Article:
On Tuesday and Thursday of this week we had the opportunity to see two very different interpretations of Shakespeare plays. On Tuesday, we went as a group to see Romeo and Juliet at the Globe. Some of us got there early enough to be at the front of the line for the groundlings – we ended up standing in the front row and were able to lean on the stage. This immediate closeness to the actors was a radically different theatrical experience than we had ever had. We were spit on by Mercutio, surprised by characters leaping out from under the stage, and sometimes even had to back up when the actors moved to the very front.
This closeness gave the brazenness of the interpretation some more subtlety and intimacy. The characters were in clownish makeup and gaudy costumes, red/black/white caricatures that were so exaggerated in their movements and speech that it was almost too alienating. However, the sightings of humanity in Romeo and Juliet, along with being close enough to see their every tear and tremble, brought a balance to the pseudo-farcical performance. There were many modern inclusions in the play, especially the musical choices (such as Village People’s “YMCA” and Dinah Washington’s “This Bitter Earth”) and occasional props (Romeo enters moodily wearing headphones and the “poison” is a gun).
Standing in the front row also included us directly in many of the breaking-the-fourth-wall moments. In the balcony scene, Romeo was moving through the audience with a stepladder, politely parting the groundlings. At one point, someone in our group jumped and gasped “Oh my God,” and Romeo stopped speaking and nodded and smiled at her, allowing time and space for us to laugh with him. Again, I’ve never experienced this sort of intimacy with an actor during a performance.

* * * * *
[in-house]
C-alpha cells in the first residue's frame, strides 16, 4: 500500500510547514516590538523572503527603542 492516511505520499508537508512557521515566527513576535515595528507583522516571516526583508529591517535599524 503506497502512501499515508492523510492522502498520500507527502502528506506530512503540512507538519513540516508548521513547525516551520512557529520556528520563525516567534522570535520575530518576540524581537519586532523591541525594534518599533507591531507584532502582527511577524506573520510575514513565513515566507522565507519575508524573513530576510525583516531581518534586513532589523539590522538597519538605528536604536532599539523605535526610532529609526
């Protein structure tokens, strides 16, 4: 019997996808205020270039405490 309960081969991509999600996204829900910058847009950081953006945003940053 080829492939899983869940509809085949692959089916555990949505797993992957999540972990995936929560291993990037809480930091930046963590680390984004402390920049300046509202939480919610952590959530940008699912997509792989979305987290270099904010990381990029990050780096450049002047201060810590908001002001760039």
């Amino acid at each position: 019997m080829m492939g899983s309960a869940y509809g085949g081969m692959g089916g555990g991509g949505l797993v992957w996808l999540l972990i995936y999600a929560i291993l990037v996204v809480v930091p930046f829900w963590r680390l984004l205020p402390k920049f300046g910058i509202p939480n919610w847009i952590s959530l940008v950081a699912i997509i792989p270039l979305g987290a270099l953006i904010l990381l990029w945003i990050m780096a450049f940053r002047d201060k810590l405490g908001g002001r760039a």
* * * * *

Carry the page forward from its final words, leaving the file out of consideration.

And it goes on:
On Thursday, we took a day trip to Stratford-Upon-Avon. In the evening, we watched a performance of Antony and Cleopatra. This was a much more traditional performance, with everyone seating, conventional costumes and props, and little to no breaking of the fourth wall. It was also a play few of us had ever seen or read – I know for me (Helena), personally, it made me engage in a totally different way than Romeo and Juliet. I was more focused on the dialogue and plot than the details of the director’s decisions and the subtleties of the performance.
While much of the play was fairly traditional, the set design and changes were innovative. There was a platform in the middle of the stage that rose and sunk and which made the transitions between Rome and Egypt smooth and clear. There was a female vocalist who sang wordlessly throughout, giving the play a continuity even through change of place. It was a long performance – nearly 4 hours – but we appreciated being able to see different approaches to Shakespeare in two of the most significant theatres devoted to him.
Maddy and Helena
Note: On the left is Stratford and on the right is The Globe